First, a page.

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Hero Of 'Hotel Rwanda' Sentenced To 25 Years For Terror-Related Charges


The man portrayed as a hero in the Hollywood film "Hotel Rwanda" has been found guilty on terror charges. His family and human rights groups call his trial a politically motivated sham. NPR's Eyder Peralta reports.

EYDER PERALTA, BYLINE: The panel of judges in Kigali said they believed that Paul Rusesabagina had founded an armed group that launched terrorist attacks in Rwanda. The court provided English interpretation.


UNIDENTIFIED INTERPRETER: They burnt down houses and vehicles, looting and abducting people. And all of those are terrorist acts.

PERALTA: Rusesabagina, who was being tried alongside 20 others, has been boycotting the proceedings. So without him in the courtroom, judge Beatrice Mukamurenzi announced his fate.


BEATRICE MUKAMURENZI: The court finds that they should be found guilty for being part of this terror group, MRCD-FLN.

PERALTA: Rusesabagina was sentenced to 25 years in prison.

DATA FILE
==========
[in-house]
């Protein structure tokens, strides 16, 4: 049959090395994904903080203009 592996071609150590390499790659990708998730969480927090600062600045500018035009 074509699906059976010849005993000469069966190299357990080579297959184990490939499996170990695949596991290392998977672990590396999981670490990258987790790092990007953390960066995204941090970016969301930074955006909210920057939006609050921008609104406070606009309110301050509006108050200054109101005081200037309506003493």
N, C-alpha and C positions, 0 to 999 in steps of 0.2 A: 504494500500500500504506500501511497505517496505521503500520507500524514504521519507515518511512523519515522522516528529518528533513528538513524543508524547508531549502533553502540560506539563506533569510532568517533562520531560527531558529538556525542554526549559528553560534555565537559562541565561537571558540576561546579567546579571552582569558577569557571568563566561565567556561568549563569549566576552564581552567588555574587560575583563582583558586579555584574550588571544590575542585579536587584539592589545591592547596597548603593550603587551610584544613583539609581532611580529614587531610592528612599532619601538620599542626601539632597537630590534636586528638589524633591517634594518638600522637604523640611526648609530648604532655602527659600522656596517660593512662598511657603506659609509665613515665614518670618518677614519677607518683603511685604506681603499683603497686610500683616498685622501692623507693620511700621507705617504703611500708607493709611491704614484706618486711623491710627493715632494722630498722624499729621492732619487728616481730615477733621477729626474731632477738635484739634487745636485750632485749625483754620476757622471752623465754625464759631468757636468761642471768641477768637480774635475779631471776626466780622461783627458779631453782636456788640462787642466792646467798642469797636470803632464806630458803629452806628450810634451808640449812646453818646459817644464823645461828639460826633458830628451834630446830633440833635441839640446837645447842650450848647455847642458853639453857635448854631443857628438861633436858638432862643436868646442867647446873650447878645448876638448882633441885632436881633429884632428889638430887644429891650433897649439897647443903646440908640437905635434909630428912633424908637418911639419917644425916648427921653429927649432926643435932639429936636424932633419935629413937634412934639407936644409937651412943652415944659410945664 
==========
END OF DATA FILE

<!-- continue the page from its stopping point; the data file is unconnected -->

ANAISE KANIMBA: Basically a death sentence - because he's 67 years old - because he dared to speak against a dictator.

PERALTA: That is Rusesabagina's daughter, Anaise Kanimba. She says the family expected this verdict. Rusesabagina is best known for giving safe haven to more than 1,000 people at the Hotel des Mille Collines, where he worked during the 1994 Rwandan Genocide. But over the years, he became one of President Paul Kagame's harshest critics. Last year, the government of Rwanda abducted him in Dubai and flew him to Kigali. They charged him with forming an armed terrorist group. Kanimba says this trial reveals just how far this government will go to silence its critics.

KANIMBA: Now we've seen the injustice that has happened to my father, but also to many Rwandans who dare to speak against Kagame. And so I want now the international community to just raise alarm and say, no, this is enough.

PERALTA: Human rights groups, including Human Rights Watch and Amnesty International, have accused Rwanda of denying Rusesabagina a fair trial. Rights groups have also documented the killing and arrest of other prominent government critics. The U.S. expressed concern about the fairness of the verdict. Rusesabagina's family says they never had hope for a fair trial, and now they don't have hope that a higher court will revisit this verdict.

Eyder Peralta, NPR News, Cape Town, South Africa.

(SOUNDBITE OF MUSIC) Transcript provided by NPR, Copyright NPR.

Eyder Peralta is NPR's East Africa correspondent based in Nairobi, Kenya.